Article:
I wonder which technique is used to render 2D RPG character with different armor pieces and weapons.

E.g. character can equip different chest armors, gloves, boots and helmets. They also can equip different weapons with different move sets (e.g. greataxe, sword, dagger).

Should I render every armor piece separately and also provide frames for different move sets in texture atlas of an armor piece? Or is there a better approach?

  • \$\begingroup\$ Your approach seems sound. Or can you see any potential sprites/data duplication issues with it? \$\endgroup\$
    – Kromster
    Commented May 13 at 9:45
  • \$\begingroup\$ @Kromster it just looks to me like a brute force solution, since an artist should create many different frames for each armor piece. I wonder, if there is any "smart" approach to this (like skeletal animation in 3D games, which allows to generate different animations) \$\endgroup\$
    – Steyrix
    Commented May 13 at 9:48
  • \$\begingroup\$ Ah, your main question is about the automation! So basically you have a character (or several), animations and rigs for equipment. Then it's just a matter of automating the process of dressing each character in the right equipment and running the allowed animations and exporting that into sprites (packed into atlases). \$\endgroup\$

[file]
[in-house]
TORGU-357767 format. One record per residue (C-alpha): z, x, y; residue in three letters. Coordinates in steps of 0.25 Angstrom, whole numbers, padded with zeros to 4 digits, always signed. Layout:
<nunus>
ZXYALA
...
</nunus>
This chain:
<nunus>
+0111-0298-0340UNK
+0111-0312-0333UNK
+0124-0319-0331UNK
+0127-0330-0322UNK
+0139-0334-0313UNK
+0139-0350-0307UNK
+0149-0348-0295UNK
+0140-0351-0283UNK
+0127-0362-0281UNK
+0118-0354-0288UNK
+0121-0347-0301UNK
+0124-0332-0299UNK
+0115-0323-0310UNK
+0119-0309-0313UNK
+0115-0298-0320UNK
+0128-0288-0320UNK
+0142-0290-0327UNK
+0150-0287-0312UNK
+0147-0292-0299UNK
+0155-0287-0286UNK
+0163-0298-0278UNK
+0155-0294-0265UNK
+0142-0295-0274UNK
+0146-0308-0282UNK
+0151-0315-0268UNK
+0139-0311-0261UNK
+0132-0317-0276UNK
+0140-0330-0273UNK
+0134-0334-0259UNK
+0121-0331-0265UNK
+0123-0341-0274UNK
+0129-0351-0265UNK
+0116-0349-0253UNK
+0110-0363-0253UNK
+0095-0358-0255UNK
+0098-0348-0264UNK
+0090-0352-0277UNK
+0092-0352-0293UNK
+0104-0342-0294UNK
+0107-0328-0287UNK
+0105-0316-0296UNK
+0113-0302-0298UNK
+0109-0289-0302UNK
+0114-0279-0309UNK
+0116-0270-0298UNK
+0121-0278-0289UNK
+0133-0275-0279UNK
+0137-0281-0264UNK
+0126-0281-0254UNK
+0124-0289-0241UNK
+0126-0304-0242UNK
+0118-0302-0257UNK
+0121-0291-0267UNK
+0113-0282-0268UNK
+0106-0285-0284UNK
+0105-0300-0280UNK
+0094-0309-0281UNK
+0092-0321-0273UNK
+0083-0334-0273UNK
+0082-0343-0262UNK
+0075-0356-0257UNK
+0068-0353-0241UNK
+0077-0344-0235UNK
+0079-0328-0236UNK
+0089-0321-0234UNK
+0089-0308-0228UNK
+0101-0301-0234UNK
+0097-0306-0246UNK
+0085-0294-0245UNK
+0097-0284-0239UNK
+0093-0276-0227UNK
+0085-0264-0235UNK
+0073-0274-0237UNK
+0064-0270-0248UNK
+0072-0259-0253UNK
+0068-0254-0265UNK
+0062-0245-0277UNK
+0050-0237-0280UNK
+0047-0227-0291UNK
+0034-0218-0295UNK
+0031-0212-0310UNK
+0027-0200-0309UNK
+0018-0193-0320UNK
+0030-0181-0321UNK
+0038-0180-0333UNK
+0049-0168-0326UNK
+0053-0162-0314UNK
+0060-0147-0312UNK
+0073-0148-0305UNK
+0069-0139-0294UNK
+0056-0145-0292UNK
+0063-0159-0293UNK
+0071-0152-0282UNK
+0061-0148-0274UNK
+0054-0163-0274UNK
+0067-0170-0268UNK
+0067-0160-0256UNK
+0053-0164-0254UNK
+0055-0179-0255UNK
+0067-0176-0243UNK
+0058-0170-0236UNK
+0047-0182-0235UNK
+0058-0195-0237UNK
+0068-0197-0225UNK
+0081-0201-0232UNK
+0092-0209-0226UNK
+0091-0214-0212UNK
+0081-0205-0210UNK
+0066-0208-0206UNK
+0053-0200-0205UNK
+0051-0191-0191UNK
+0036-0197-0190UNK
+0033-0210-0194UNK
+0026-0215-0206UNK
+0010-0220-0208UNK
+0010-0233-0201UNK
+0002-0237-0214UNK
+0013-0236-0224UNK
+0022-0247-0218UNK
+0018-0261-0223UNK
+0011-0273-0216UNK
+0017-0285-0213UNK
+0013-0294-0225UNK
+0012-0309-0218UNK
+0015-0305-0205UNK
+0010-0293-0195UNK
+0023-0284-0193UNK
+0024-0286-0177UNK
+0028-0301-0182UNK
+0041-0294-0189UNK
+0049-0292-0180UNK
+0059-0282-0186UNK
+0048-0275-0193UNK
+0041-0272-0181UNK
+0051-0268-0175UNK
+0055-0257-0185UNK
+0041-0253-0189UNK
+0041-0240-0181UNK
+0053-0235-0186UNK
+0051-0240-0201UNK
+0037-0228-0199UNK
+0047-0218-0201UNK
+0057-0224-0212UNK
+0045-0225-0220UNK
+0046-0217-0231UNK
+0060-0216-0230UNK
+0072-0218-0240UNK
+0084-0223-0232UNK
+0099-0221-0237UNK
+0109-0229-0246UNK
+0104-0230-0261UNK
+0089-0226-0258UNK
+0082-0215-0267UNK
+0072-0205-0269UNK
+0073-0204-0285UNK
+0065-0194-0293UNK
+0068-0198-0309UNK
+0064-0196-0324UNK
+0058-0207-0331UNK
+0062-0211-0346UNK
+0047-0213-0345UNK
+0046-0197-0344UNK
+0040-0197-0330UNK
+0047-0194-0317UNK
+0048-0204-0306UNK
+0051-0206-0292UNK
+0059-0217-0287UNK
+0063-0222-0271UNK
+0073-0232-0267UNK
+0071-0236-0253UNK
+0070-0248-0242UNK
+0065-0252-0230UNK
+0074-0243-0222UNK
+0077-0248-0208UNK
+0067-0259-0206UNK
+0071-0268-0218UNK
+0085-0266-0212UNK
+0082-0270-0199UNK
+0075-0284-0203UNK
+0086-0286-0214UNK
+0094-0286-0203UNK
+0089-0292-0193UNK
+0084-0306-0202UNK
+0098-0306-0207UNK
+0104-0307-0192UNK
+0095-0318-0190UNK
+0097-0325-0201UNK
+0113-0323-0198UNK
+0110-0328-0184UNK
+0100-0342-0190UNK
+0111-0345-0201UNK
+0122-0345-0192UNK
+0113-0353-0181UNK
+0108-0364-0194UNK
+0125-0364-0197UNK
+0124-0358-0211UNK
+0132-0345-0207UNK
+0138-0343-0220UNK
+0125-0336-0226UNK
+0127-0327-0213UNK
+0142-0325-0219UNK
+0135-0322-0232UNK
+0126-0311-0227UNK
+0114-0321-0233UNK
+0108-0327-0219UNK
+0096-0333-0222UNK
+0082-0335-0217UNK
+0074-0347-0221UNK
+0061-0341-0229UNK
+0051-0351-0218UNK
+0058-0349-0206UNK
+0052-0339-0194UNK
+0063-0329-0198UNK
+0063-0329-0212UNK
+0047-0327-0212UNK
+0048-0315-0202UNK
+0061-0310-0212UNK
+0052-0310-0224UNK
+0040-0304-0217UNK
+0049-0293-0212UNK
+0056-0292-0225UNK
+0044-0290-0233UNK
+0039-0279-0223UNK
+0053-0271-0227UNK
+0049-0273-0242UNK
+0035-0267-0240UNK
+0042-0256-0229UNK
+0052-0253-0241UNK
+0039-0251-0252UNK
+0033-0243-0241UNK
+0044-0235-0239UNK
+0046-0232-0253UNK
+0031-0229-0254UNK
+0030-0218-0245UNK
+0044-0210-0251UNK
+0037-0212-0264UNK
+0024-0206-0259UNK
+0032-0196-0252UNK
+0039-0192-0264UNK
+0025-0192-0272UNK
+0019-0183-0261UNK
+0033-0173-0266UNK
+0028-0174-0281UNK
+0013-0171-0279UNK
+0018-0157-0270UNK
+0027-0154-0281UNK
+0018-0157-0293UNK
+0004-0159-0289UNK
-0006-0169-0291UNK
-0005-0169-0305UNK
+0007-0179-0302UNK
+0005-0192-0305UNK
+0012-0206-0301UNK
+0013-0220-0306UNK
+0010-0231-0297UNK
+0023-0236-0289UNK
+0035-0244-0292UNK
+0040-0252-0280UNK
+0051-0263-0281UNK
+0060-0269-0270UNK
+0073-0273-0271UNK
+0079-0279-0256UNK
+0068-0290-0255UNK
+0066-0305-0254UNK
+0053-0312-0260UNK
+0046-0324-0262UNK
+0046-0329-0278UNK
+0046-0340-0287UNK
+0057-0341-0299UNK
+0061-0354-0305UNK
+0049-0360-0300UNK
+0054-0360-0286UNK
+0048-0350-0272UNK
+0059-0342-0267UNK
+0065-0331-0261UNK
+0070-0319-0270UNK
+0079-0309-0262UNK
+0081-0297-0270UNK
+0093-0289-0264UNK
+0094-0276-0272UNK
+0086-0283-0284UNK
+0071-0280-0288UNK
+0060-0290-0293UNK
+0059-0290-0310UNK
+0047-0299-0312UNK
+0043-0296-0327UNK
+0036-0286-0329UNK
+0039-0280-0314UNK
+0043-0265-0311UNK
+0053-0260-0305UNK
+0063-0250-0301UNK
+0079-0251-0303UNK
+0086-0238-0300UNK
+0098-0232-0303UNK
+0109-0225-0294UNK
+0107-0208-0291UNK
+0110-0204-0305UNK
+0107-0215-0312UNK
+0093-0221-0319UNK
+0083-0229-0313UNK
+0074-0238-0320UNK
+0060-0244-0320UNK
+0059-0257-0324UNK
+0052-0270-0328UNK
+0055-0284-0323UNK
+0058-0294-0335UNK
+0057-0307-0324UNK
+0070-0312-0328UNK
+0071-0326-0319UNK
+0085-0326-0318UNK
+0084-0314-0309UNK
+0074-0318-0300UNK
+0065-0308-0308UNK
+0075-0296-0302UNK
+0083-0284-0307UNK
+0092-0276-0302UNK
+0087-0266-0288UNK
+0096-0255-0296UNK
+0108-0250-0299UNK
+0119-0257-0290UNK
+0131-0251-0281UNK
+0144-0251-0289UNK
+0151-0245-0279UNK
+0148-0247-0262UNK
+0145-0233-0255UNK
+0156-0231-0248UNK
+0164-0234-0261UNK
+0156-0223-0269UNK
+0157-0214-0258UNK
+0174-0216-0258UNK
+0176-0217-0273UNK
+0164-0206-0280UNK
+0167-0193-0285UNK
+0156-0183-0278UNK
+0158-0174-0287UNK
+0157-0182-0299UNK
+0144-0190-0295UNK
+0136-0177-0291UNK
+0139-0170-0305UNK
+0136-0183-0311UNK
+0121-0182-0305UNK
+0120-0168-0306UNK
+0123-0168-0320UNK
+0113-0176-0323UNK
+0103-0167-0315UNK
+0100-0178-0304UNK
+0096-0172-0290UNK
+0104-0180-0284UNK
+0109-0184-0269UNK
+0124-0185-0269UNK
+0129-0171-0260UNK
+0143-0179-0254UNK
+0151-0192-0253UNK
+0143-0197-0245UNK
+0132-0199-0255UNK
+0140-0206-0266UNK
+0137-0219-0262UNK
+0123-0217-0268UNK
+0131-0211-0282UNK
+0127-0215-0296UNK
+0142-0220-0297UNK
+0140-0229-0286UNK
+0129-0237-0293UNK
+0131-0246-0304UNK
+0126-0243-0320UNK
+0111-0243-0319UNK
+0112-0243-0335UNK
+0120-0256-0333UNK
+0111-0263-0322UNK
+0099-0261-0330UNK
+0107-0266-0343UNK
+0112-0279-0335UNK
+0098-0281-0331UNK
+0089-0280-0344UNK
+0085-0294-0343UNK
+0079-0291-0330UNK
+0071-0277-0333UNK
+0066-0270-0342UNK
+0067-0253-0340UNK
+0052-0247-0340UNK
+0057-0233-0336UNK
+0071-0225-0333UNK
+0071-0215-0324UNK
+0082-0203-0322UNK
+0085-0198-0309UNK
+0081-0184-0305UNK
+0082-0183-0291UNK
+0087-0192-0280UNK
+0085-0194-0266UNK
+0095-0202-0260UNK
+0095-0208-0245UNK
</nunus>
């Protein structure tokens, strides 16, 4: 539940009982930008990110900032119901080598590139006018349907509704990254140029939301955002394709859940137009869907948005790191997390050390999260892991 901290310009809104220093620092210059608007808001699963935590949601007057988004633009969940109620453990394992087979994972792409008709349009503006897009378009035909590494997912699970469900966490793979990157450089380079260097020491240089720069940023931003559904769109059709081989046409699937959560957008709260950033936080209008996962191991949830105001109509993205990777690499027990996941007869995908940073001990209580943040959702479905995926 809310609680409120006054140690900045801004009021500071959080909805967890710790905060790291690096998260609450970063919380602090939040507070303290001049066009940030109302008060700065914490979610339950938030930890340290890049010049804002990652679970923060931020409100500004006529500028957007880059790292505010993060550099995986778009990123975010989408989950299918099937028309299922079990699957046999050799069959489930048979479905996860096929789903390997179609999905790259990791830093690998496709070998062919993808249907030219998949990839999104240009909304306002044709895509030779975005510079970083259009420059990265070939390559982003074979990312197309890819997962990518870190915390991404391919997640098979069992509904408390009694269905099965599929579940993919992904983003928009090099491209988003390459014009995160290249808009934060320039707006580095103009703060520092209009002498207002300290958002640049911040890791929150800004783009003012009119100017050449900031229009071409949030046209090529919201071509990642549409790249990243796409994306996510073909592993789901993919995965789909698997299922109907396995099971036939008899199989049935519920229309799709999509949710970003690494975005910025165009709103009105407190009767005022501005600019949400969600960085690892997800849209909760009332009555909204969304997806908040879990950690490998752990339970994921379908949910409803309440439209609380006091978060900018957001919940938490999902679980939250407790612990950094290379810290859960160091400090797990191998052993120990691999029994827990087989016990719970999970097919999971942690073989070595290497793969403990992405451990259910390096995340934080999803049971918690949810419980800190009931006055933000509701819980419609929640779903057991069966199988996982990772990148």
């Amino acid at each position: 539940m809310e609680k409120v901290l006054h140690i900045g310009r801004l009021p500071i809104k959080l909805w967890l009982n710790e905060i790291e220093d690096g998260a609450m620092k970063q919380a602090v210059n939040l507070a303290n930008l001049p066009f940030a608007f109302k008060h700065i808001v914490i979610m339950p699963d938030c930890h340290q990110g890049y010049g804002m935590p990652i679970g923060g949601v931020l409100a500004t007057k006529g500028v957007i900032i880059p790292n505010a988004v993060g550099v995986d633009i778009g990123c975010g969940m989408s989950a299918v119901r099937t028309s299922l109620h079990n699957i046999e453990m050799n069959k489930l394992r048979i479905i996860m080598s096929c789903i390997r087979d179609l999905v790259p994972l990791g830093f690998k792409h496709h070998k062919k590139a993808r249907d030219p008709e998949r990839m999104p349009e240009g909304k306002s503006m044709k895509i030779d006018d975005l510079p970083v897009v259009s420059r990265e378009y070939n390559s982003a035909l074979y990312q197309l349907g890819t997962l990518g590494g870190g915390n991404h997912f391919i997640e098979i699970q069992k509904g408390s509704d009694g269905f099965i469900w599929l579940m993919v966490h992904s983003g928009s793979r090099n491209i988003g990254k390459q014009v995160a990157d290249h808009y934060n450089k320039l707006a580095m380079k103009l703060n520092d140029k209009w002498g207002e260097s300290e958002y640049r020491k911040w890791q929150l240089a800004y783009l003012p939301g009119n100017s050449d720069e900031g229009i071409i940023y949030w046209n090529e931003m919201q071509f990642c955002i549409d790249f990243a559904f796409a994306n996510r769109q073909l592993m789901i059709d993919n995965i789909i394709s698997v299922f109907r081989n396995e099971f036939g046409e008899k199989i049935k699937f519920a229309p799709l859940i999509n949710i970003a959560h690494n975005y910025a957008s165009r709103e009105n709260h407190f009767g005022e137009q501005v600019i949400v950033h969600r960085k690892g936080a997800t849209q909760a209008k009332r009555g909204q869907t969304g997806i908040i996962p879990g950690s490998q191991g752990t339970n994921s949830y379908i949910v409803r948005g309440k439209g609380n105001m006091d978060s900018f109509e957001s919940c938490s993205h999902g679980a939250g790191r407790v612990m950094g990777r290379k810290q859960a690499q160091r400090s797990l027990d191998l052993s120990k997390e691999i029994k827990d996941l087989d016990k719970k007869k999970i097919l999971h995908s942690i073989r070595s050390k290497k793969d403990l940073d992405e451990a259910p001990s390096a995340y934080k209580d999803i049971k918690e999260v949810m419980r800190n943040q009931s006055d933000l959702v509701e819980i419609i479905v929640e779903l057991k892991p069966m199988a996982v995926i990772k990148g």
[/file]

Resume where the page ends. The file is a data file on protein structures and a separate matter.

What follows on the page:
– Kromster
    Commented May 13 at 9:50
  • 1
    \$\begingroup\$ 2D games can also use skeletal animation. Mark of the Ninja and Lovers in a Dangerous Spacetime both do this. Check out software packages like Spine 2D or Puppet2D for examples of the workflow. Similar tech is built into game engines like Unity too, along with features to dynamically swap individual sprites so you don't have to pre-render every permutation as Kromster suggests. The exact steps to take will depend on what engine/tech you're using and what your target visual style looks like. \$\endgroup\$
    – DMGregory
    Commented May 13 at 9:55
  • \$\begingroup\$ You can create the equipment as a 3D component(if it is a 3D game) or a 2D sprite. Then, put a arrow or other invisible component to your character file. Then, use code to make the item you want to attached attach to the component. To remove it, just code it to delete it \$\endgroup\$ Commented May 13 at 11:40

1 Answer 1


The following assumes you are going full sprite atlas based 2D.

To compose a particular armor on a sprite you could render the armor separately on top of the character that means you duplicate the poses for each armor piece and render it again, swapping armor then means swapping out that section of the pose atlas.

Or have the sprite sheet instead be a set of uv coordinates that reference the pallet for the character. That way you can for example swap out just the armor section of the pallet for that character. There's a bit of mess to deal with armors variants that cover more or less than the standard but that should be manageble if you do use a layer system.

Moveset will require separate animation for each move. If you and your artist are creative you will be able to reuse poses a lot. Especially if you are going for the 16-bit-era retro feel.


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